stop poverty street sign

In 2018, Homefirst Services Reached

Over 400 families and

100 individual clients ~ 58% Female and 42% Male

Housing Services Provided

57 Properties Managed

33 clients – Permanent Supportive Housing

4 clients – Permanent Housing

4 Clients – Transitional Housing

Services in 5 Cities

  • 5 Units – Cranford
  • 39 Units – Plainfield
  • 3 Units – Scotch Plains
  • 4 Unites – Summit
  • 6 Unites – Westfield

Out of Reach 2016: New Jersey

Did you know, a person in New Jersey earning a minimum wage of $8.38 per hour would have to work 105 hours EACH WEEK in order to afford a modest one-bedroom apartment at the current fair market rent.

View New Jersey’s data sheet by the National Low Income Housing Coalition

cardboard home

Strong Economy, Yet Hard Times Remain

While the Union County economy is strong, it is important to recognize that any person or family can fall upon hard times. As a community we strive to lend a helping hand to those in need, and the annual Point in Time Count provides valuable insights into the issue of homelessness in our neighborhoods.  NJCounts 2018 found that 9,303 homeless men, women and children were counted across the state of New Jersey on the night of the Point-in-Time County. This was an overall increase of 771 persons, or 9%, compared to the 2017 count. 

Union County Joins National Survey on Homelessness

mother and child

The “Working Poor”

The “working poor” are people who spend 27 weeks or more in a year in the labor force either working or looking for work but whose incomes fall below the poverty level.  According to the U.S. Bureau of Labor Statistics, about 9.5 million of people who spent at least 27 weeks in the labor force were poor.  That year, the working poor comprised 6.3 percent of all individuals in the labor force.  Most of the people who live below the poverty level do not work, but this includes children, the elderly and the disabled poor.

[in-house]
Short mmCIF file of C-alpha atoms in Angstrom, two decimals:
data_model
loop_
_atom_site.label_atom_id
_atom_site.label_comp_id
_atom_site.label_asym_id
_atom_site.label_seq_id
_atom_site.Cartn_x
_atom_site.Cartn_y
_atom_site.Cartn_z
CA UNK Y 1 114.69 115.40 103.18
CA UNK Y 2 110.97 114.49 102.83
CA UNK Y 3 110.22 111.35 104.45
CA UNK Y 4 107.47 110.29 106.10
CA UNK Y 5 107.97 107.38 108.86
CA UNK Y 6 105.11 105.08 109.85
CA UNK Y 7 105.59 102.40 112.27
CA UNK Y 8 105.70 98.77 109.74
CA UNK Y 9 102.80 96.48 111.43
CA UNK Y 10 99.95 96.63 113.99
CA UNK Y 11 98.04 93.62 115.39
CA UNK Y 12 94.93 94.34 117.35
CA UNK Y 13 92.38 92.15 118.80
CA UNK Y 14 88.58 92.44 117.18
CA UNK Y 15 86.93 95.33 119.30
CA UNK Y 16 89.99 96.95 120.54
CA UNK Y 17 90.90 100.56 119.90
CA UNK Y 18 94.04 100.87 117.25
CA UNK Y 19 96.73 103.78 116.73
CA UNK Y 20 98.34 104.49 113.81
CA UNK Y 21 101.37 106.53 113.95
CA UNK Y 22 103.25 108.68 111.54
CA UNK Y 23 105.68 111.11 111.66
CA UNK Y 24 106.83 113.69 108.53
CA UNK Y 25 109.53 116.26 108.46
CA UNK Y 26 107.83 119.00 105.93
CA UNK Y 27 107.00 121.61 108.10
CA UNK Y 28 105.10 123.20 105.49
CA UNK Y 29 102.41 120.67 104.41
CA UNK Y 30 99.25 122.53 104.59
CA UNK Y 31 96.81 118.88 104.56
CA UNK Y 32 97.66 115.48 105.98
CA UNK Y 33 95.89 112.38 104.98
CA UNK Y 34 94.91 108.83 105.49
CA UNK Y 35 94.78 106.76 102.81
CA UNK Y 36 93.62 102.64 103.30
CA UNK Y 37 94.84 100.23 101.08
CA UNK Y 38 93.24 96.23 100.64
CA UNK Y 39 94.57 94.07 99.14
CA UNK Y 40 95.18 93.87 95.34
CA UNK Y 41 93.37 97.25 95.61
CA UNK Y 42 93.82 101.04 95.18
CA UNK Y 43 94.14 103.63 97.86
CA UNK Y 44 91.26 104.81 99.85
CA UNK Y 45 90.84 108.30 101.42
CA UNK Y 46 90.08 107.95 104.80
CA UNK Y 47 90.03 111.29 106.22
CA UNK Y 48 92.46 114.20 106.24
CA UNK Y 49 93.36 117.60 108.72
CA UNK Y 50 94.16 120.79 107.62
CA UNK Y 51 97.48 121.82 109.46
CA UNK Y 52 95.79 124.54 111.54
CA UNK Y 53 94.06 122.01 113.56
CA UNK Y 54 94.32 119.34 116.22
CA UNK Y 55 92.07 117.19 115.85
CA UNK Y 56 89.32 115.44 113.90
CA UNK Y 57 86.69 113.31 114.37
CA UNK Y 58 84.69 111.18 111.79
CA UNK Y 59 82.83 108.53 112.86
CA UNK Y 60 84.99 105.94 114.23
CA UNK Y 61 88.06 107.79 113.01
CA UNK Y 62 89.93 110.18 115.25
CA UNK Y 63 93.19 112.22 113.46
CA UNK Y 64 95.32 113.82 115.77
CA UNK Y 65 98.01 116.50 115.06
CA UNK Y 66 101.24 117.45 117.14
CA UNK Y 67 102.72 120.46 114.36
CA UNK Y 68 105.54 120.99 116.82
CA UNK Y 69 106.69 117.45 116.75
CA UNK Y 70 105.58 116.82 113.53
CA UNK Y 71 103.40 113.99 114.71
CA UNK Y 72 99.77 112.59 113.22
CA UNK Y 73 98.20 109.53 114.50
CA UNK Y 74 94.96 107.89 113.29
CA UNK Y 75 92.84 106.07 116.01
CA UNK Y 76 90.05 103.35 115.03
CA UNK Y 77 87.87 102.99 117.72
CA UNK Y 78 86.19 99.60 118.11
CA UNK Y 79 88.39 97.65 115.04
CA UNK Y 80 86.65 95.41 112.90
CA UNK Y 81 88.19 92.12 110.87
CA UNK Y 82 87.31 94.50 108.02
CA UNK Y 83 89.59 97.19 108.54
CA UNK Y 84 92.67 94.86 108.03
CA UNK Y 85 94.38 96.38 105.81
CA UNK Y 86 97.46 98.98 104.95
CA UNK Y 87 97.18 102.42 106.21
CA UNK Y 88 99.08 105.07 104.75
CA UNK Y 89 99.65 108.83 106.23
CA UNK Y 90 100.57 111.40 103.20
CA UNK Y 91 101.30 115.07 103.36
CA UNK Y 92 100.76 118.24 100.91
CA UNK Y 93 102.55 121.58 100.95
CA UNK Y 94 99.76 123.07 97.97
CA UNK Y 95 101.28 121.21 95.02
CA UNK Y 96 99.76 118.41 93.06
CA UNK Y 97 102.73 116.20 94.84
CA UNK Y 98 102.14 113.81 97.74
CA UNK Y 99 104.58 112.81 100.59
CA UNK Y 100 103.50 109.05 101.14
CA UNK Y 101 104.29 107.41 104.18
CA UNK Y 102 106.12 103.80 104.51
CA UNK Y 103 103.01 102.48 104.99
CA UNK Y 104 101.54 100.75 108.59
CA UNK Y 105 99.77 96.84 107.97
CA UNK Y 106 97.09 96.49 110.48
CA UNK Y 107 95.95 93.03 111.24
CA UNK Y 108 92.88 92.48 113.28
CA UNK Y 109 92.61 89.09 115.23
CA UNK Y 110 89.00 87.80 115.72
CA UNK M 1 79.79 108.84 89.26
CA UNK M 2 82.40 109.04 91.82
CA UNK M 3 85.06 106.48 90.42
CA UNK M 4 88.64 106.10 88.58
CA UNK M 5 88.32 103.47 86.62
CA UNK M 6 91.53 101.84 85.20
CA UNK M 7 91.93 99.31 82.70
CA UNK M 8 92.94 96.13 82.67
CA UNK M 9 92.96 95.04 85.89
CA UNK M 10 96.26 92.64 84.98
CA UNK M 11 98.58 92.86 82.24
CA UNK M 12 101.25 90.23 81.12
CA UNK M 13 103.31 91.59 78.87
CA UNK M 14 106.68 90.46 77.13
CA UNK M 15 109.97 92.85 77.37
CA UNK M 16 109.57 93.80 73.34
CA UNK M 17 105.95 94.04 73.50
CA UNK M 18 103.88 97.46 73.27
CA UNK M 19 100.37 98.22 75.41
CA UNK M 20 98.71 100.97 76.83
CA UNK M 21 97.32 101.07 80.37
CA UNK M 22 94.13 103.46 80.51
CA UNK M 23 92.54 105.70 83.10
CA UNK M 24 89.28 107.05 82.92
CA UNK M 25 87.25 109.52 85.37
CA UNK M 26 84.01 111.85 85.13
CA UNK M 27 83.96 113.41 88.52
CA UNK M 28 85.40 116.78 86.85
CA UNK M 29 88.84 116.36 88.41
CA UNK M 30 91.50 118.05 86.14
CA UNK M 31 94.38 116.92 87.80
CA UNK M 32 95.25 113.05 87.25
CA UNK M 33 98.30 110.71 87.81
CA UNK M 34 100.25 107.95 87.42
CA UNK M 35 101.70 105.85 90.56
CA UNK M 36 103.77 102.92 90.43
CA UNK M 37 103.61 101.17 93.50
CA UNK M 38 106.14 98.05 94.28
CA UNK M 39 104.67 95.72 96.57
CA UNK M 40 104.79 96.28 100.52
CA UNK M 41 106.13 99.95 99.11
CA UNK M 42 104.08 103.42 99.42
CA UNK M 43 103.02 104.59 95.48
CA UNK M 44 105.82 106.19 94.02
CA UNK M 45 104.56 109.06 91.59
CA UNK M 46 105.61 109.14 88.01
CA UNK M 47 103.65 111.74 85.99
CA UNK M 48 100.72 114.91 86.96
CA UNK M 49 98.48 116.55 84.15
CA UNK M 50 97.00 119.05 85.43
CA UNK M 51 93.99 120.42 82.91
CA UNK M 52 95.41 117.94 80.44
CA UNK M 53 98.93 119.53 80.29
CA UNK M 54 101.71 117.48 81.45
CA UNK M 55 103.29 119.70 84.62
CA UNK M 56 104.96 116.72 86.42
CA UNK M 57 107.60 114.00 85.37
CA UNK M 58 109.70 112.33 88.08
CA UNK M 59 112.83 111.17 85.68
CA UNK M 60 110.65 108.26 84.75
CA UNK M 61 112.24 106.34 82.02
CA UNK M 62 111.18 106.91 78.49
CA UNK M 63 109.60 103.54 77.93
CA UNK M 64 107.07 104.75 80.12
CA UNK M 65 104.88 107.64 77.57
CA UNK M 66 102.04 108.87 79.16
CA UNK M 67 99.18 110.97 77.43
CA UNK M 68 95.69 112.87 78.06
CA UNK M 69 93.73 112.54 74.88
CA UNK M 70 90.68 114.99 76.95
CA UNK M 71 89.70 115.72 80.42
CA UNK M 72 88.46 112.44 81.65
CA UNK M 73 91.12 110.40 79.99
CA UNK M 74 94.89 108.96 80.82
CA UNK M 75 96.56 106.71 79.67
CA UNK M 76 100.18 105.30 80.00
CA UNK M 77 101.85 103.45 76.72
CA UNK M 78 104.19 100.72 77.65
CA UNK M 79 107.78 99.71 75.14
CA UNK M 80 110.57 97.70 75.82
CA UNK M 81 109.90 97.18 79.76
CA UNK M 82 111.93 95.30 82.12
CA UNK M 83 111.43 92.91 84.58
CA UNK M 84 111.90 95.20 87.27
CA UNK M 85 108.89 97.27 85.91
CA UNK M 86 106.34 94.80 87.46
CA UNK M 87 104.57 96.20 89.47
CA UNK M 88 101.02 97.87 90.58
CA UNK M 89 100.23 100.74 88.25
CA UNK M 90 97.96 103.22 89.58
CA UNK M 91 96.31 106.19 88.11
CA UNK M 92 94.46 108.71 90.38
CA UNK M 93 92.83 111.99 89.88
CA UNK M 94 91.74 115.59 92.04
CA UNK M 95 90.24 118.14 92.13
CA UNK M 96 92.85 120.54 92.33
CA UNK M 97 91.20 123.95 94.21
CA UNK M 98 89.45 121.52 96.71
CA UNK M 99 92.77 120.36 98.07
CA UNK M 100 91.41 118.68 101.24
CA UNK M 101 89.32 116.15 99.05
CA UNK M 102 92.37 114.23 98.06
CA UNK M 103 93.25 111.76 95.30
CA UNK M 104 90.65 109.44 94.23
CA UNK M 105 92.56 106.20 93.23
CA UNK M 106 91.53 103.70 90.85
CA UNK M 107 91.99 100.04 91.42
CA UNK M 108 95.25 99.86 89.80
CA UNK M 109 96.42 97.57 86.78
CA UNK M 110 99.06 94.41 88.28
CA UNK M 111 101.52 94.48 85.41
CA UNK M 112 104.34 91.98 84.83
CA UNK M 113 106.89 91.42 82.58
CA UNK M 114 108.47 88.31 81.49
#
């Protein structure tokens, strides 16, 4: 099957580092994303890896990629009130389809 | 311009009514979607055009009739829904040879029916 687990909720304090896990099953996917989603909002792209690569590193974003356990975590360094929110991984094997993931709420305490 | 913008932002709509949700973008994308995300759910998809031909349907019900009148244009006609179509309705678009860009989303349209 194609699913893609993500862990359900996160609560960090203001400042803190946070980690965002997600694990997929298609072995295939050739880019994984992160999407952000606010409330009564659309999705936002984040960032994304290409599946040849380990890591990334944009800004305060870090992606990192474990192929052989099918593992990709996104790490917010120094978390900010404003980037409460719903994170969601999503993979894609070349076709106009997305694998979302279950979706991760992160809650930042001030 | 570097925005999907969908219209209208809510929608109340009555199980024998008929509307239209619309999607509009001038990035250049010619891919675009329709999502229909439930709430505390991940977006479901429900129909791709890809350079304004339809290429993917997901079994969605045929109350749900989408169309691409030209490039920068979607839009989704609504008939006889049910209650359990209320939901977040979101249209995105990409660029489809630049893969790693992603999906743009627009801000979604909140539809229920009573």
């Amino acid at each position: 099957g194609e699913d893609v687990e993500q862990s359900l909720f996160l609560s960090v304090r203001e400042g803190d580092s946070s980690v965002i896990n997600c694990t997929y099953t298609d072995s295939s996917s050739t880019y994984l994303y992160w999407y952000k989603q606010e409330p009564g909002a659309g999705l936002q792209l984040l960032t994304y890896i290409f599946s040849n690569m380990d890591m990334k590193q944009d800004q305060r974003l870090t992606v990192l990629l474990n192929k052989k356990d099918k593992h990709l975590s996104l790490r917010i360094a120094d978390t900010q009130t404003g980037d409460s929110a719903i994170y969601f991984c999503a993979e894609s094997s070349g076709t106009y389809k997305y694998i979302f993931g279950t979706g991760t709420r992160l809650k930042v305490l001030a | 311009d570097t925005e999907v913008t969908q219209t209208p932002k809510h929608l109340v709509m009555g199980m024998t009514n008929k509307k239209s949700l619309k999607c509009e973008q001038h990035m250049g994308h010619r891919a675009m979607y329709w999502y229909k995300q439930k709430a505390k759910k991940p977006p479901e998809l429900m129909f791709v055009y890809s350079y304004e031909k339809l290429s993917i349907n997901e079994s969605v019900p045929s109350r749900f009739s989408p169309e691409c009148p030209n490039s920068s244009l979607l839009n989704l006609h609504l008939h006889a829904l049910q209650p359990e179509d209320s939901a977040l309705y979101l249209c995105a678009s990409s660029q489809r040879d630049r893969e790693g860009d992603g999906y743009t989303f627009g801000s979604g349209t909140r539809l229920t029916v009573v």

41% of NJ Households Among Working Poor


Hunger in New Jersey

  • Although the fourth wealthiest state in the nation, there are numerous areas of Northeast New Jersey where the poverty level far surpasses that of the national average.
  • One-third of New Jersey’s residents do not earn enough to afford the basic necessities of food and housing.
  • One-third of the state’s employed residents live below the poverty level.
  • One-in-five children in New Jersey lives in poverty.
  • There are over 1.1 million food insecure people living in New Jersey.  More than 1/3 of them are children.
  • More than half of the children living in poverty in New Jersey reside in one of the four counties served by Table to Table.
  • Children suffering from poor nutrition during the brain’s most formative years score much lower on tests of vocabulary, reading comprehension, arithmetic, and general knowledge.

Source: Feeding America Union County NJ

New Jersey’s Affordable Housing Crisis

New Jersey is famous for having one of the highest costs of living of any state in the country. And as the state becomes less and less affordable, towns are being tasked with building hundreds of thousands of units for low-income residents. Many towns are fighting their given quotas. 

While some say the state is lacking 80,000 affordable housing units and housing advocates say it’s lacking 200,000 units, everyone agrees: New Jersey does not have enough affordable housing.

Source: – Affordable Housing in NJ


Poverty is rising in New Jersey. Is your town part of that trend?

New Jersey has one of the lowest poverty rates in the nation, according to the most recent data from the U.S. Census. But poverty has been on the rise for the past 5 years in the Garden State.  The threshold for poverty is set when people can no longer afford those things that mainstream society often takes for granted. Most Americans spend at least one year below this threshold at some point.  See what percentage of your community is living below the poverty line.

Source: – Poverty one the Rise